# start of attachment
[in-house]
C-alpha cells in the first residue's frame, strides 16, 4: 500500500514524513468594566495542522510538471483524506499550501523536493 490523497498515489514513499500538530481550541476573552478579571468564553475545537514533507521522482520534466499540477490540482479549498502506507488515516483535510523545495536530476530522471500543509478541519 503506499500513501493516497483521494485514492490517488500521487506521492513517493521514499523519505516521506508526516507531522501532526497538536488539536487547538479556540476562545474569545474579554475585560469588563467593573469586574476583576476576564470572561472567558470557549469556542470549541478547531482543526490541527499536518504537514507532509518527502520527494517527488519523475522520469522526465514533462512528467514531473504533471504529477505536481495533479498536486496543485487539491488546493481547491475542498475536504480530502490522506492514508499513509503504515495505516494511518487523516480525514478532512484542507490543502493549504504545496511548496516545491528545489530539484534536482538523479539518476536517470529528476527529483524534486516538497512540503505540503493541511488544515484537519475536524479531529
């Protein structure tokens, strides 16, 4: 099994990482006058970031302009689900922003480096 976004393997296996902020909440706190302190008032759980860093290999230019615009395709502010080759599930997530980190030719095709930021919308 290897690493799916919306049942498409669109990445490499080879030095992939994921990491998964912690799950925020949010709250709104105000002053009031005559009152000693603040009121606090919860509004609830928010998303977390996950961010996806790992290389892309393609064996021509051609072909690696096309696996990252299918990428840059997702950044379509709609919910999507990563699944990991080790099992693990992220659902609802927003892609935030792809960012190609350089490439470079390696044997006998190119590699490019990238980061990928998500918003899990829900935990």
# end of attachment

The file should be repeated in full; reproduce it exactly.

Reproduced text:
[in-house]
C-alpha cells in the first residue's frame, strides 16, 4: 500500500514524513468594566495542522510538471483524506499550501523536493 490523497498515489514513499500538530481550541476573552478579571468564553475545537514533507521522482520534466499540477490540482479549498502506507488515516483535510523545495536530476530522471500543509478541519 503506499500513501493516497483521494485514492490517488500521487506521492513517493521514499523519505516521506508526516507531522501532526497538536488539536487547538479556540476562545474569545474579554475585560469588563467593573469586574476583576476576564470572561472567558470557549469556542470549541478547531482543526490541527499536518504537514507532509518527502520527494517527488519523475522520469522526465514533462512528467514531473504533471504529477505536481495533479498536486496543485487539491488546493481547491475542498475536504480530502490522506492514508499513509503504515495505516494511518487523516480525514478532512484542507490543502493549504504545496511548496516545491528545489530539484534536482538523479539518476536517470529528476527529483524534486516538497512540503505540503493541511488544515484537519475536524479531529
């Protein structure tokens, strides 16, 4: 099994990482006058970031302009689900922003480096 976004393997296996902020909440706190302190008032759980860093290999230019615009395709502010080759599930997530980190030719095709930021919308 290897690493799916919306049942498409669109990445490499080879030095992939994921990491998964912690799950925020949010709250709104105000002053009031005559009152000693603040009121606090919860509004609830928010998303977390996950961010996806790992290389892309393609064996021509051609072909690696096309696996990252299918990428840059997702950044379509709609919910999507990563699944990991080790099992693990992220659902609802927003892609935030792809960012190609350089490439470079390696044997006998190119590699490019990238980061990928998500918003899990829900935990």